On a lighter note, two students refused to have anything to do with the language lab after setting up a wall chart. One of them (a diehard skeptic) and his coworker had entered the lab, and begun work on the wall opposite the door. As he called out for the necessary tools, his coworker handed them to him. They finished the job and sat down, and one of them noticed they had left a stapler on the desk near the new wall chart. He called out to (so they thought) empty air: "Hey! I've heard there's a neat freak ghost around here. We're just going to leave the stapler there, okay?" Obviously, they thought it was a grand joke.
According to the students they ran over in exiting the building, they got the feeling that the answer was "no" when the stapler *gently wafted* from the table to the desk on which it usually sat.
Although most of the encounters in Churchill are benign, and a few humorous, there have been some instances of sheer terror for some of the participants involved.
One student insisted that, while he was cleaning the floors, he heard "gobbling noises" coming from behind the curtain on the auditorium stage, and that the area was permeated with the stench of decaying meat.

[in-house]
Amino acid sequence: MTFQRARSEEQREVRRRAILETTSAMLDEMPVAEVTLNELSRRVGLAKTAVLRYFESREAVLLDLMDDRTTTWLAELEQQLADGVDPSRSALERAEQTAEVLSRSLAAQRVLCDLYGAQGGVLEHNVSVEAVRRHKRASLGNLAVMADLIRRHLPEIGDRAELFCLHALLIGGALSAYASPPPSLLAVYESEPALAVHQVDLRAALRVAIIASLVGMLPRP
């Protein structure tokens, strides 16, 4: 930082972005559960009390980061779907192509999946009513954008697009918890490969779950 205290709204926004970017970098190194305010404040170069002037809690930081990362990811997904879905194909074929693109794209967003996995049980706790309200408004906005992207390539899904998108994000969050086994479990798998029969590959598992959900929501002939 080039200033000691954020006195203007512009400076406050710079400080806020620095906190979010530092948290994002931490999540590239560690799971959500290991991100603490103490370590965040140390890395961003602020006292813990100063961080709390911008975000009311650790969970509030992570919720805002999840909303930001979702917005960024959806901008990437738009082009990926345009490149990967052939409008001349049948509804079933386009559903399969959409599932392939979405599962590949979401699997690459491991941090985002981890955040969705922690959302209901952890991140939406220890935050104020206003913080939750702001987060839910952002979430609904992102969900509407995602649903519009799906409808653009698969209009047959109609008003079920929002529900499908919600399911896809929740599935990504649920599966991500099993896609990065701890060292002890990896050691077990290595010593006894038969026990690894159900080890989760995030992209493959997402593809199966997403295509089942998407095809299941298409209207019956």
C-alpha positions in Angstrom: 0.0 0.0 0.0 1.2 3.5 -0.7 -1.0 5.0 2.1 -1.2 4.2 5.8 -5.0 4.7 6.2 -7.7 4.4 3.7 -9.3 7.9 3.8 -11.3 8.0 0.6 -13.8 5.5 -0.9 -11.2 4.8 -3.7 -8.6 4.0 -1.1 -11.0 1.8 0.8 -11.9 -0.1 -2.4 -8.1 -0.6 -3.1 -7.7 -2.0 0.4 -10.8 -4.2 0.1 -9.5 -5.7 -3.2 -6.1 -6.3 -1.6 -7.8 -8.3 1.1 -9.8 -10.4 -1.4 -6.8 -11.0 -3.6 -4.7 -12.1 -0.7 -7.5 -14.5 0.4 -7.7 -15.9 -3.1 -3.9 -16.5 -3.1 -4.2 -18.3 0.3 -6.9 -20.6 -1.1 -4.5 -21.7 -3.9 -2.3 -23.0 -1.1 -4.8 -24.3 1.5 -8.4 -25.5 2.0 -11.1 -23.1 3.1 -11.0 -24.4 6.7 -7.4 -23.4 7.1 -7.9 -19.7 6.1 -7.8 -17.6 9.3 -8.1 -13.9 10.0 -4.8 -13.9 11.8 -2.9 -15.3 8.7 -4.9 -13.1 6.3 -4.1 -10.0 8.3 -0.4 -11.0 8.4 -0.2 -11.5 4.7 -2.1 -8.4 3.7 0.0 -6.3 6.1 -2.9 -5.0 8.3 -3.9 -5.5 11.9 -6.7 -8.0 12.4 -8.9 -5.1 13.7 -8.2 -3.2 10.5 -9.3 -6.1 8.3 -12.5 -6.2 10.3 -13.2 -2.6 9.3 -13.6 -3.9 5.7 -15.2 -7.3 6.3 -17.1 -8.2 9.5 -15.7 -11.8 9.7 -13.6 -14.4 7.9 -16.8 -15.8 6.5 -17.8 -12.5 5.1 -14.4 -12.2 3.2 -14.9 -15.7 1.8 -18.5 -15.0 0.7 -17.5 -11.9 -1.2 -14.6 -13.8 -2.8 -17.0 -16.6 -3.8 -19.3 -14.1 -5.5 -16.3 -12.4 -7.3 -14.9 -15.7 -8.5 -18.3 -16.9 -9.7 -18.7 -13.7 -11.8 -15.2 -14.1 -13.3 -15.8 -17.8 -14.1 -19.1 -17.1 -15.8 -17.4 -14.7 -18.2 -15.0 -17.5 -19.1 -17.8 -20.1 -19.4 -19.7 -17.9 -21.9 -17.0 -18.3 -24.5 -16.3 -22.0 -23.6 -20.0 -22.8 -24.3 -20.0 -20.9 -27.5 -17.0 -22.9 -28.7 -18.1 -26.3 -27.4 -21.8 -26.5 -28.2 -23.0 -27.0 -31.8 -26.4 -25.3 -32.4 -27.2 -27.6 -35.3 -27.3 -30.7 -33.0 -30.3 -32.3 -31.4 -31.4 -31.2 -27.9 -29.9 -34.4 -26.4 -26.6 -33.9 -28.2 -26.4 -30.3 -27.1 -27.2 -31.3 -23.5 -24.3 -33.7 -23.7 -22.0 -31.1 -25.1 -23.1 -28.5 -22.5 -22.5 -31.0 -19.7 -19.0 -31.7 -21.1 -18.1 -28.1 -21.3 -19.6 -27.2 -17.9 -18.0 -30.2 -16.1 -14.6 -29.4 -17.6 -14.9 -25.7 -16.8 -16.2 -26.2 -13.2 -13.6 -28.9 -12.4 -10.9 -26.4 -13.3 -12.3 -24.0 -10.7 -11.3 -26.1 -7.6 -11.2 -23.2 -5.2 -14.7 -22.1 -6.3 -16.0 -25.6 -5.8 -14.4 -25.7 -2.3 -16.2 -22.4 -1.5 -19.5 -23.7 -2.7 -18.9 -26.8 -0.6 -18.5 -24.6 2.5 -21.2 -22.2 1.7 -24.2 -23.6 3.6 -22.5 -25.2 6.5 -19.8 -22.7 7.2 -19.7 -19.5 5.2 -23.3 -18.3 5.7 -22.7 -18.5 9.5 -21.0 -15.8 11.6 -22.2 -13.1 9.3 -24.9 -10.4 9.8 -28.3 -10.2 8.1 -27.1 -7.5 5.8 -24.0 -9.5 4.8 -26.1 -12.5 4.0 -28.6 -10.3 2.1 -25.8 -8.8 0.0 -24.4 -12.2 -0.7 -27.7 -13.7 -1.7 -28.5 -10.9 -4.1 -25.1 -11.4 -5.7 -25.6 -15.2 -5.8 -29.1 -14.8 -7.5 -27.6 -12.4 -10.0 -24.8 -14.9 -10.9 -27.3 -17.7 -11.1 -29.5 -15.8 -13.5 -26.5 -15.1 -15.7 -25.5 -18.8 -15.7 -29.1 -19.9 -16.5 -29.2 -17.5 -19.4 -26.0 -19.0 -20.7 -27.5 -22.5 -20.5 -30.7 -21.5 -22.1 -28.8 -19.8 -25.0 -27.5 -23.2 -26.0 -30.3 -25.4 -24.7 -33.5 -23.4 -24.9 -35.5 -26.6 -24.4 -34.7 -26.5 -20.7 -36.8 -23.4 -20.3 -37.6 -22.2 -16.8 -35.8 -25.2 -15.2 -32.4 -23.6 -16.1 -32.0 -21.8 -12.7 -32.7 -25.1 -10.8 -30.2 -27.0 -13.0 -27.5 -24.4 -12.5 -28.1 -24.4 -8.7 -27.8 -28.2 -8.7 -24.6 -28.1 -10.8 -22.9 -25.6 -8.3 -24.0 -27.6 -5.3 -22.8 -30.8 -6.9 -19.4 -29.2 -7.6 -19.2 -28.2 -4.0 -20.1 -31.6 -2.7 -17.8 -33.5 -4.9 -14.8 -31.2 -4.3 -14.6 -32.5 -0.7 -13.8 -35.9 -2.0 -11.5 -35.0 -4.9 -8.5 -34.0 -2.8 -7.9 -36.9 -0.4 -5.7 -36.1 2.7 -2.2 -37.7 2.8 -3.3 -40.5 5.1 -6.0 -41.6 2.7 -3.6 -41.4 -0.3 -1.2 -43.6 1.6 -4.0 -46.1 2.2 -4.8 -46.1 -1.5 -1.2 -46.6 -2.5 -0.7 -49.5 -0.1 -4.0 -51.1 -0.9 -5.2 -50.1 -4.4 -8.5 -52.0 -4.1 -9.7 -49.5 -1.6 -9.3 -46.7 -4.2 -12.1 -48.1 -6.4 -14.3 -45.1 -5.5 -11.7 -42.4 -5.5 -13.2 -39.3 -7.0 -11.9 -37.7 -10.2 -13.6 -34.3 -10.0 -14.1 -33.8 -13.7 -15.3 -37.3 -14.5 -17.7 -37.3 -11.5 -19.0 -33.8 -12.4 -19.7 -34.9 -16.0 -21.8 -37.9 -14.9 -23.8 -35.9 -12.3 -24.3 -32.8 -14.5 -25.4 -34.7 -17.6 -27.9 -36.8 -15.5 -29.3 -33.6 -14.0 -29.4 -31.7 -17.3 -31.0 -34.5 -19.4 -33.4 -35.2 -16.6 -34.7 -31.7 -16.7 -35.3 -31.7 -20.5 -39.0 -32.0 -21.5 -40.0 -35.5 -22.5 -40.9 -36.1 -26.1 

Another claimed to see something that looked like a mannequin in the cage late at night -- unmoving, yet menacing. When a flashlight was shone into the cage, though, it revealed nothing more than an unrelieved blackness, and the security guard investigating it left hurriedly to return to the outside of the building.
Some students have reported having their hair tugged or their cheeks slapped whenever foul language is used in the auditorium area, and others reported a burning sensation in their mouths, almost like alum or citric acid.
One young lady refused to go into the auditorium after dark. Refused. She actually changed her major because two of the courses she needed were conducted in the auditorium and no place else on campus, and it's always dark by 1650 during winter term. All she would say is that she'd had one bad experience with "him" in her sophomore year, and that she wasn't going to leave herself open to "him" again.
One final note of caution: don't look into any of the mirrors on the second floor out of the corners of your eyes. You may not believe what you see if you do, but it's even worse if you do.
So, that's Churchill hall. Next time, I'll talk a bit about Britt, the library and the Stevenson Union.
Damnant quod non intelligunt. - They condemn what they do not understand.